Trump signs back pay bill despite judge's ruling
- By FederalSoup Staff
- Jan 16, 2019
The shutdown, at least of funding, for a quarter of the federal government—including key departments including as the Department of Homeland Security and the IRS—continues to drag on—bumping along to the one-month mark, but back pay has been promised.
Meetings between lawmakers and the White House recently appear to have been few and fruitless—not boding well for a resolution in the near-term, by almost all accounts. In public pronouncements, the White House insists on funding for what they see as a needed wall in exchange for a presidential signature on funding bills and a return to normalcy. Meanwhile, top congressional leaders continue to deny money for a project many opponents see as socially damaging, wasteful and doomed to fail.
And amid rallying and resentment among hundreds of thousands of increasingly cash-strapped federal workers and contractors, a key federal judge ruled against feds—by ruling against actions brought by unions representing employees forced to work without pay—citing variously the 13th Amendment banning slavery and the 5th Amendment guaranteeing due process and others. Those employees demanded to be paid for their work.
Federal District Court Judge Richard Leon on Jan. 15 denied more than one such claim—most prominently, one brought by labor organizations, led by the National Air Traffic Controllers Association and the National Treasury Employees Union, and another case covering a number of individual federal workers seeking relief.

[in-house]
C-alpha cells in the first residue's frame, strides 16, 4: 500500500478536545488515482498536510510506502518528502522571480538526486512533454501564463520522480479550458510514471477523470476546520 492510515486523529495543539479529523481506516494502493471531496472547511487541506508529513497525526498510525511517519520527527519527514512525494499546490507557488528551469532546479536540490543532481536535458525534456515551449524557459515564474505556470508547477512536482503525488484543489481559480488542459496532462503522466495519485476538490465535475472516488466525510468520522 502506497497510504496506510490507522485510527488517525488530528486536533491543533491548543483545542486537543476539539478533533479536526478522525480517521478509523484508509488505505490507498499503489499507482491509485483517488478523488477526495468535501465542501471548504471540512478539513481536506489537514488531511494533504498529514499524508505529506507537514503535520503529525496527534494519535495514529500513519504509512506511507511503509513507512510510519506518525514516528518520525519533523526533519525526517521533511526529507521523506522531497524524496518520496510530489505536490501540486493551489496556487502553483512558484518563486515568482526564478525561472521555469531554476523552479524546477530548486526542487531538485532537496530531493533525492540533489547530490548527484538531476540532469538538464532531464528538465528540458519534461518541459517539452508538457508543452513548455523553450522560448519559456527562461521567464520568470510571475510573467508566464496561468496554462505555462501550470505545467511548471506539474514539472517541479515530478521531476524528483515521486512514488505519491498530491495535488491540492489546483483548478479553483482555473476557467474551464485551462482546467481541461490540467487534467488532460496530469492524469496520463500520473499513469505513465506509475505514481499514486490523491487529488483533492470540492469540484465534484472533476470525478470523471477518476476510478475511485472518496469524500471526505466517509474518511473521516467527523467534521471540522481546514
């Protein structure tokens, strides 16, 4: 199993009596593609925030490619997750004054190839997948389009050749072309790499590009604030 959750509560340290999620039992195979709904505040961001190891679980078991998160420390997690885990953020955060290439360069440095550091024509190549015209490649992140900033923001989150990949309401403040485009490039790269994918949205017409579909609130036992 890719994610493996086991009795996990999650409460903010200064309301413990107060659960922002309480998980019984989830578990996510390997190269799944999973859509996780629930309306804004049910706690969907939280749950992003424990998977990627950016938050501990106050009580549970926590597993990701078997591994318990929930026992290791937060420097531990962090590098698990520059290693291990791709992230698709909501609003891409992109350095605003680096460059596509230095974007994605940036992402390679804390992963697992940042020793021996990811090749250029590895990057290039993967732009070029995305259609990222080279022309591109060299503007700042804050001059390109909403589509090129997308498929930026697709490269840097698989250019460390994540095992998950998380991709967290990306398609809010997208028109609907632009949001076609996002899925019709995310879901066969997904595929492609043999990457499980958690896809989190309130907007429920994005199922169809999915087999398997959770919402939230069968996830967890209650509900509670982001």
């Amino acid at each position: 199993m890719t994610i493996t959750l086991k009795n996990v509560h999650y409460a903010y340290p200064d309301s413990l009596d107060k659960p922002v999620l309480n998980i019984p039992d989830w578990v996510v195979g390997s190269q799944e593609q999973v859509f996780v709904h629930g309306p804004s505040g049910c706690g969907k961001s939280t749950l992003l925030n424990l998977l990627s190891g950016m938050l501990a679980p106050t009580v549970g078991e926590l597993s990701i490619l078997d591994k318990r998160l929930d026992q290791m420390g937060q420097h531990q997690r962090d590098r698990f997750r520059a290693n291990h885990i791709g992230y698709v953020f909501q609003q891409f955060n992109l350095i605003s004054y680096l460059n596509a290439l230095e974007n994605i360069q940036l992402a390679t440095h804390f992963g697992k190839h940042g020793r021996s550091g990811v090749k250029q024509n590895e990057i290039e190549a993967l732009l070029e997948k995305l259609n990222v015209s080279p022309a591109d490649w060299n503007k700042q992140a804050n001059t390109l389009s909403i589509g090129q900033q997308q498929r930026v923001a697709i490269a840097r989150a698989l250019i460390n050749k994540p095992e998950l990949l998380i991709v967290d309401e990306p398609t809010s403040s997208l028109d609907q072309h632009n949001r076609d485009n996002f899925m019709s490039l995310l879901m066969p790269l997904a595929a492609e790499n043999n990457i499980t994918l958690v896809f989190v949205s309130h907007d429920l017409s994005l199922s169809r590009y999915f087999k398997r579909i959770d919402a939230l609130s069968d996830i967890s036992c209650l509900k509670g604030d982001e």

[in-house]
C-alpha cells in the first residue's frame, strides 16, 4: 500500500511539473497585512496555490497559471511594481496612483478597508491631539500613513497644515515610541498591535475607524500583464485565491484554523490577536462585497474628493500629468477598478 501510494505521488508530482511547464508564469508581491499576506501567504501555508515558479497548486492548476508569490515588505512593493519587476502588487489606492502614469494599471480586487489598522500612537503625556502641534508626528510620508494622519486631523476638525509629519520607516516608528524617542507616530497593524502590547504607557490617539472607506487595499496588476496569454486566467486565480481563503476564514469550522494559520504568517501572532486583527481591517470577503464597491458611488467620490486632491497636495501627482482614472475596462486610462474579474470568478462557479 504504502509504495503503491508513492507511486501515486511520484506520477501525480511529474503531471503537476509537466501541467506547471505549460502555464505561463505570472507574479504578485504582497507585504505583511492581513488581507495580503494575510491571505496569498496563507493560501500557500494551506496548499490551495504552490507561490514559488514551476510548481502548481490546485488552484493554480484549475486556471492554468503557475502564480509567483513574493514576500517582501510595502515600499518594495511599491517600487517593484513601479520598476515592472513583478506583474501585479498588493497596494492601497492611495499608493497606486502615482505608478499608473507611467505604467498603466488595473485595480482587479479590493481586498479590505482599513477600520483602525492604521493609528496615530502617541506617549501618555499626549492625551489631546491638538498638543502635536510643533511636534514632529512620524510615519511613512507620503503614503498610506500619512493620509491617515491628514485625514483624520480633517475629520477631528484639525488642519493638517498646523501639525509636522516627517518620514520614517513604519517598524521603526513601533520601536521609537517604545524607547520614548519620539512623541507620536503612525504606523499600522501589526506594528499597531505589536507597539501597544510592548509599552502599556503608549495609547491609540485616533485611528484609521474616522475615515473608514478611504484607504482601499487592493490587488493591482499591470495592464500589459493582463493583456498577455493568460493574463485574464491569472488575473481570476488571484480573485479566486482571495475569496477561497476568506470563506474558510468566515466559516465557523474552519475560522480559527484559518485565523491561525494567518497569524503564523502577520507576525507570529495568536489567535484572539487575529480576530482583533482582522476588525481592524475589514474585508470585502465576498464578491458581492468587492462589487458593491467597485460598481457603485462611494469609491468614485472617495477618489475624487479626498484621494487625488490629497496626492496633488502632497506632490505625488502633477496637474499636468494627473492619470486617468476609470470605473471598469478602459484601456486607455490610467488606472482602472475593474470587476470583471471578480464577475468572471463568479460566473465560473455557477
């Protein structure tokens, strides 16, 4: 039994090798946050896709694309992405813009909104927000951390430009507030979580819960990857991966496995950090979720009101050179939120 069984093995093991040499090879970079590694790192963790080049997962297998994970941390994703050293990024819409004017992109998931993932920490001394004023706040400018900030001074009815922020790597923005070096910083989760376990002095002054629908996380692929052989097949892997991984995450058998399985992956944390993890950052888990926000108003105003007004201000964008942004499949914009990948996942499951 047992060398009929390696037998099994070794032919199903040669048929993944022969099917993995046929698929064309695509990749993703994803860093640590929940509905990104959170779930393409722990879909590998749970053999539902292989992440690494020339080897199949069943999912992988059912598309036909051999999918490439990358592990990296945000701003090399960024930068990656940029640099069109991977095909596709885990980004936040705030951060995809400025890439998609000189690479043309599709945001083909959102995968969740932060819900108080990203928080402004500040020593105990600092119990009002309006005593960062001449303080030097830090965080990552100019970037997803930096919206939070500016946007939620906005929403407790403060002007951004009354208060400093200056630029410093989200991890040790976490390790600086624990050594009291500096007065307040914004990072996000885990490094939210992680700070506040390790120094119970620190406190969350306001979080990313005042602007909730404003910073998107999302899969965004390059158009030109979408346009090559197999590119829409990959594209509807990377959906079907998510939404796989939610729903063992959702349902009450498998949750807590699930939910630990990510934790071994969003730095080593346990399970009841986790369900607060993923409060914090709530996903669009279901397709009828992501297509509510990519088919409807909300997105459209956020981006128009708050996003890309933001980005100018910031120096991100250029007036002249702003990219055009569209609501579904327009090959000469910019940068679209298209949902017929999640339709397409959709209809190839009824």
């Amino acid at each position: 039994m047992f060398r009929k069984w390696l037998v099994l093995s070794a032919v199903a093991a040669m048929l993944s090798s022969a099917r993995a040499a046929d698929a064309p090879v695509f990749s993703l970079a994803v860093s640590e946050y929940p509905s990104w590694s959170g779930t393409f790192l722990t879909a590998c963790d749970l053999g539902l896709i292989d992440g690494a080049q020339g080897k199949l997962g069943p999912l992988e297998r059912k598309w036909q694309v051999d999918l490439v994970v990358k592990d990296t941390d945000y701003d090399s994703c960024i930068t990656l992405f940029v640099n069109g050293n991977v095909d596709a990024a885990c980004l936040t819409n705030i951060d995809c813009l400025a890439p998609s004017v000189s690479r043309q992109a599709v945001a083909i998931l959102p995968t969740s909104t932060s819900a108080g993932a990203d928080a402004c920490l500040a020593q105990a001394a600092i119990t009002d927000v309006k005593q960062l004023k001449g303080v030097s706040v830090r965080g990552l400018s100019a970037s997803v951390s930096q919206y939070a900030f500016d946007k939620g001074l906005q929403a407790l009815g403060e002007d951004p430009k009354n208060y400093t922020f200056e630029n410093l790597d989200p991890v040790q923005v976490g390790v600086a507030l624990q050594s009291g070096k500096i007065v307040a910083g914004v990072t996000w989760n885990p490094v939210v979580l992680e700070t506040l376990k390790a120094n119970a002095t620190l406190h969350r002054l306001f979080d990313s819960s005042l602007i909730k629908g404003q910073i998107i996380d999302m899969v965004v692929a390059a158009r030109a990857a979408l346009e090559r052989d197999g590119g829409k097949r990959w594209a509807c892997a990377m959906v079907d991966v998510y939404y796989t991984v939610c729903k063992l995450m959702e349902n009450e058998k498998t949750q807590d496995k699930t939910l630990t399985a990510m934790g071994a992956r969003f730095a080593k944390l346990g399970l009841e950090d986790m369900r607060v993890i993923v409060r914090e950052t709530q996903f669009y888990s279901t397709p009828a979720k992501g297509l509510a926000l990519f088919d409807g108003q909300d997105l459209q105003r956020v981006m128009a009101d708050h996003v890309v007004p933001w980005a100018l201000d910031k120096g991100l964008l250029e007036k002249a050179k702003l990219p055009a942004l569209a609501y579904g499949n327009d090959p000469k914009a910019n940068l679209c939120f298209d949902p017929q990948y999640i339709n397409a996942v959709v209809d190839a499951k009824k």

On all of these matters, Judge Leon ruled no dice—citing the chaos that would be caused if essential yet unpaid federal employees legally were permitted to stay home.
But relief came on Jan. 16 when Trump signed the Government Employee Fair Treatment Act of 2019, which will provide back pay to federal employees affected by the ongoing partial government shutdown, the White House announced during a brief statement.
The bill "requires the compensation of government employees for wages lost, work performed, or leave used during a lapse in appropriations that begins on or after December 22, 2018, and entitles excepted employees to use leave during a lapse in appropriations," the White House said.